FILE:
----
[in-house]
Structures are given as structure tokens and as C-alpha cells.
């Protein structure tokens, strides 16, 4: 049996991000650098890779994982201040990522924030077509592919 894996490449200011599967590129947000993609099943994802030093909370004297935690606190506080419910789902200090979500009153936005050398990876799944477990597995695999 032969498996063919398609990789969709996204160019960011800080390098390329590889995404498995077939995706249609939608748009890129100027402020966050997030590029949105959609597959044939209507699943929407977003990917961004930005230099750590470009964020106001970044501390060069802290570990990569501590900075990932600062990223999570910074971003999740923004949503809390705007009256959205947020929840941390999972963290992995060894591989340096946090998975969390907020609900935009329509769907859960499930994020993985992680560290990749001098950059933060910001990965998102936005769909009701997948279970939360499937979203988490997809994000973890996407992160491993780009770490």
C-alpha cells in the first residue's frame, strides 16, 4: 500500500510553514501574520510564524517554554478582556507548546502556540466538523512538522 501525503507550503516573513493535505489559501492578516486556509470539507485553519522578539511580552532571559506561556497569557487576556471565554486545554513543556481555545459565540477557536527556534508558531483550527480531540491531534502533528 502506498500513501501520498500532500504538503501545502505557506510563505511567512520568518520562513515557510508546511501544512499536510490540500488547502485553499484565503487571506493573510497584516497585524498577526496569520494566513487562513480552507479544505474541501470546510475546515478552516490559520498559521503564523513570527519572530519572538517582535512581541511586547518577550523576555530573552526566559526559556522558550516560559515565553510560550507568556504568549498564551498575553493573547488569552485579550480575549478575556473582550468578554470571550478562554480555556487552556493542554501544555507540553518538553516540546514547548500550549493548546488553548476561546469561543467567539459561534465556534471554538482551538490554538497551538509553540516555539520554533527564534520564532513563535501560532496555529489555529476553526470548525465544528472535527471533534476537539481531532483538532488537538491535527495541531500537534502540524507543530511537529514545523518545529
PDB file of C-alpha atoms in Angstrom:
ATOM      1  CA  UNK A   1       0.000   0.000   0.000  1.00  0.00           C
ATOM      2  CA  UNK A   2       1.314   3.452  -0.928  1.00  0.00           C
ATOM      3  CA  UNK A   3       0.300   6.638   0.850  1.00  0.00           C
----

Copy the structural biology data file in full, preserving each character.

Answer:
[in-house]
Structures are given as structure tokens and as C-alpha cells.
């Protein structure tokens, strides 16, 4: 049996991000650098890779994982201040990522924030077509592919 894996490449200011599967590129947000993609099943994802030093909370004297935690606190506080419910789902200090979500009153936005050398990876799944477990597995695999 032969498996063919398609990789969709996204160019960011800080390098390329590889995404498995077939995706249609939608748009890129100027402020966050997030590029949105959609597959044939209507699943929407977003990917961004930005230099750590470009964020106001970044501390060069802290570990990569501590900075990932600062990223999570910074971003999740923004949503809390705007009256959205947020929840941390999972963290992995060894591989340096946090998975969390907020609900935009329509769907859960499930994020993985992680560290990749001098950059933060910001990965998102936005769909009701997948279970939360499937979203988490997809994000973890996407992160491993780009770490």
C-alpha cells in the first residue's frame, strides 16, 4: 500500500510553514501574520510564524517554554478582556507548546502556540466538523512538522 501525503507550503516573513493535505489559501492578516486556509470539507485553519522578539511580552532571559506561556497569557487576556471565554486545554513543556481555545459565540477557536527556534508558531483550527480531540491531534502533528 502506498500513501501520498500532500504538503501545502505557506510563505511567512520568518520562513515557510508546511501544512499536510490540500488547502485553499484565503487571506493573510497584516497585524498577526496569520494566513487562513480552507479544505474541501470546510475546515478552516490559520498559521503564523513570527519572530519572538517582535512581541511586547518577550523576555530573552526566559526559556522558550516560559515565553510560550507568556504568549498564551498575553493573547488569552485579550480575549478575556473582550468578554470571550478562554480555556487552556493542554501544555507540553518538553516540546514547548500550549493548546488553548476561546469561543467567539459561534465556534471554538482551538490554538497551538509553540516555539520554533527564534520564532513563535501560532496555529489555529476553526470548525465544528472535527471533534476537539481531532483538532488537538491535527495541531500537534502540524507543530511537529514545523518545529
PDB file of C-alpha atoms in Angstrom:
ATOM      1  CA  UNK A   1       0.000   0.000   0.000  1.00  0.00           C
ATOM      2  CA  UNK A   2       1.314   3.452  -0.928  1.00  0.00           C
ATOM      3  CA  UNK A   3       0.300   6.638   0.850  1.00  0.00           C